Seattle City Councilmember Lisa Herbold called the police department she defunded to report a crime she suffered that would be effectively legalized under her proposal. Good thing she didn’t wait until after she passes her bill to report the incident.
We don’t know the motives of the suspect. On the surface, this seems targeted. Was the man experiencing temporary anxiety or depression over the future of this city thanks to Herbold’s shoddy leadership?
Under Herbold’s proposal, most misdemeanor suspects would get a pass for crimes committed to meet a basic need. It’s essentially a poverty defense. But it goes deeper than that.
The future legislation is modeled after a draft bill by radical public defenders. In it, you get a pass if you show symptoms of mental illness. That’s where Herbold’s 911 call comes into play.
Lisa Herbold calls the cops after menacing incident
On Friday afternoon, Dec. 11, a man reportedly threw a rock a Herbold’s West Seattle home, striking her living room window.
Though the incident report has been redacted, the Jason Rantz Show on KTTH has confirmed the residence is that of the Herbold family. In the report, she tells police that “she was on the west side of the living room near the kitchen when she heard a loud noise that sounded like a gunshot and dove into the kitchen for cover.”
Luckily, it wasn’t a gunshot, but a rock.
Herbold told police that “her staff has received anonymous phone threats recently, but nothing in particular that links the threats to today’s incident.”
While Herbold didn’t see the suspect, her neighbor did. The witness said he spotted an “unathletic and a bad runner” leaving the scene. He described him as a clean shaven, white male in a black hoodie and jeans. The witnesses said he would recognize the suspect if he saw him again, but declined the officer’s business card to contact him in the future.
The sad irony
Under the legislation as currently presented in the model bill, Herbold is handing her perpetrator a free pass.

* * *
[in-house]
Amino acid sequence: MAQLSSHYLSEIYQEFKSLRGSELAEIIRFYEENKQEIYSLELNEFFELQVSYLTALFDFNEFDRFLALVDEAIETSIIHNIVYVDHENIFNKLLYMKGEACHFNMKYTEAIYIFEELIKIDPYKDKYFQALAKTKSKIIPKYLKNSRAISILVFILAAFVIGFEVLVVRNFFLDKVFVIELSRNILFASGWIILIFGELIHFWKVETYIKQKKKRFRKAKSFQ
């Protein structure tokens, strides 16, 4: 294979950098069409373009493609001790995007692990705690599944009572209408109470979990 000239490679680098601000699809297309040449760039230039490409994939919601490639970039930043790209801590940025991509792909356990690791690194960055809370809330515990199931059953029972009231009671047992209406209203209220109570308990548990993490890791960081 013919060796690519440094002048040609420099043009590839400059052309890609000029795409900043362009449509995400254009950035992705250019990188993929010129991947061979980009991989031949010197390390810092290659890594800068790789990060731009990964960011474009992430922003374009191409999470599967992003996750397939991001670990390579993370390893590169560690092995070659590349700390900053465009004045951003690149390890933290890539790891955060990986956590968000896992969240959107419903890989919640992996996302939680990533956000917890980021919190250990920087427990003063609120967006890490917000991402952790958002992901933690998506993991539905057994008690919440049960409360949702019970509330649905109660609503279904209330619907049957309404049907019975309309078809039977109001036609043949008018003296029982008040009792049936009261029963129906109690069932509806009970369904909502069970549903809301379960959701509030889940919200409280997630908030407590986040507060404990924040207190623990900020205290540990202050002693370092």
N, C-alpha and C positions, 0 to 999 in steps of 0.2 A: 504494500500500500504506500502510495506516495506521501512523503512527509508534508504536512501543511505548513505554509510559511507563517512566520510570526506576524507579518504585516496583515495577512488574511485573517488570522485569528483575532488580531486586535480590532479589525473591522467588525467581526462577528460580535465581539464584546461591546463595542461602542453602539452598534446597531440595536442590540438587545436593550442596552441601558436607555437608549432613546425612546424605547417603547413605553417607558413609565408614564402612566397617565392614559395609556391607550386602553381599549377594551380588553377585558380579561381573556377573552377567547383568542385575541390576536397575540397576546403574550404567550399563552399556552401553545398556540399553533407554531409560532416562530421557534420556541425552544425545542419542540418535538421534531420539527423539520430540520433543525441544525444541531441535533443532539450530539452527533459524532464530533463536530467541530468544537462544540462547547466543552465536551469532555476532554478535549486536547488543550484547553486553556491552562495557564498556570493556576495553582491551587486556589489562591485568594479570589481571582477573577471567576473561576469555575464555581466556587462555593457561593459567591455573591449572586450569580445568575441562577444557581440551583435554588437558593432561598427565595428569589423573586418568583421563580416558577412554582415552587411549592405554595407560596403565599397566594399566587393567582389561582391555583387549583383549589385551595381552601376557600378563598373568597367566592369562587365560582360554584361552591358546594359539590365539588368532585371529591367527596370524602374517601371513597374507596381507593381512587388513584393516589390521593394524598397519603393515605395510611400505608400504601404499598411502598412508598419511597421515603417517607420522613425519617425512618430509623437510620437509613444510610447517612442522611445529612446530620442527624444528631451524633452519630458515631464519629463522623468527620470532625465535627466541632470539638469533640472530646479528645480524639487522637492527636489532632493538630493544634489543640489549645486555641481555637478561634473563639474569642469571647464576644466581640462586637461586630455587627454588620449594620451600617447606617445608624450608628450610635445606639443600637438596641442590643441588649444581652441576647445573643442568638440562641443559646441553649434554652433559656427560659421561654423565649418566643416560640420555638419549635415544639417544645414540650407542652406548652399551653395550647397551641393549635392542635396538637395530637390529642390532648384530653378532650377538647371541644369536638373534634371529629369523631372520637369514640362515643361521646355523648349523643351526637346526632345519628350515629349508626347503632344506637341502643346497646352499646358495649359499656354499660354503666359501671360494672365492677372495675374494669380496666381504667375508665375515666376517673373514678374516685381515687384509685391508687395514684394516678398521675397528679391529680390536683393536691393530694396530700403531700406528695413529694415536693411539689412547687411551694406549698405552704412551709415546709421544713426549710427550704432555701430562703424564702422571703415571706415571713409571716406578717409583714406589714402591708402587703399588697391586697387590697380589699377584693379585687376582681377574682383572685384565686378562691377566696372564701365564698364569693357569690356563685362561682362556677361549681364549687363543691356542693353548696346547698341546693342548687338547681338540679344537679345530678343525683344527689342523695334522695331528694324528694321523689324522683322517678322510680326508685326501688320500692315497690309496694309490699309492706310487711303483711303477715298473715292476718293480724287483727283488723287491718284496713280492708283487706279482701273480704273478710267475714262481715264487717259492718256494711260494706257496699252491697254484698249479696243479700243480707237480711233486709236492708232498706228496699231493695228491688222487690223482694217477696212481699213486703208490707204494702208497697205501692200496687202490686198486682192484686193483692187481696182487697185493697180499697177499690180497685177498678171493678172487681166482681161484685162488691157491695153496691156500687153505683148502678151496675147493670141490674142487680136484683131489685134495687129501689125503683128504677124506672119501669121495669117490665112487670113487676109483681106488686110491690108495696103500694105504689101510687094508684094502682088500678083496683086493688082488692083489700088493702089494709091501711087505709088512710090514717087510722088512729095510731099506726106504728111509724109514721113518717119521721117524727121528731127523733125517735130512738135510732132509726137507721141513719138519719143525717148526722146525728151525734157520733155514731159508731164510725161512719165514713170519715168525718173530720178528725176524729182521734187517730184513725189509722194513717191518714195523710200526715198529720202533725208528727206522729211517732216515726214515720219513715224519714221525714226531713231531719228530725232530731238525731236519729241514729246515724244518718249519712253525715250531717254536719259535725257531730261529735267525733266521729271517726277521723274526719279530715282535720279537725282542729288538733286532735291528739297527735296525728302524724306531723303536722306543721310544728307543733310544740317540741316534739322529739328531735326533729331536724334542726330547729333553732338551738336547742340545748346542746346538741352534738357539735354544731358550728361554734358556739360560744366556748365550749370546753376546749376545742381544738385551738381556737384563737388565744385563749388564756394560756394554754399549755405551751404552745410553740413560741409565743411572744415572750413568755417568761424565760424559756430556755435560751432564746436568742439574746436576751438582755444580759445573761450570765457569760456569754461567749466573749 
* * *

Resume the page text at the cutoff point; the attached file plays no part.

The model bill tells prosecutors to consider dismissing charges against a suspect “experiencing symptoms of a behavioral health disorder” while they committed the crime. What is considered a behavioral health disorder? Well, a lot, as defined by RCW 71.05.020:
‘Mental disorder’ means any organic, mental, or emotional impairment which has substantial adverse effects on a person’s cognitive or volitional function.
In other words, you could claim you experienced symptoms of anxiety during the crime. But how could the prosecution prove otherwise? Scott Lindsay, former public safety adviser to Mayor Ed Murray, noted in a white paper that “there is no practical way for a prosecutor to disprove a defendant’s claim that they are experiencing symptoms of a mental disorder.”
We don’t know the motives of the suspect. On the surface, this seems targeted. Was the man experiencing temporary anxiety or depression over the future ofWas the man experiencing temporary anxiety or depression over the future of this city thanks to Herbold’s shoddy leadership? If her proposal was currently the law, prosecutors wouldn’t have a case against him.
Earlier today I wrote my analysis of her proposal and wondered how she would respond if she were a victim of a crime that would get a pass in the city she’s turning Seattle into. Now we know: She’d do what any normal, reasonable person would do. She called the police, though, in this case, just weeks after defunding them.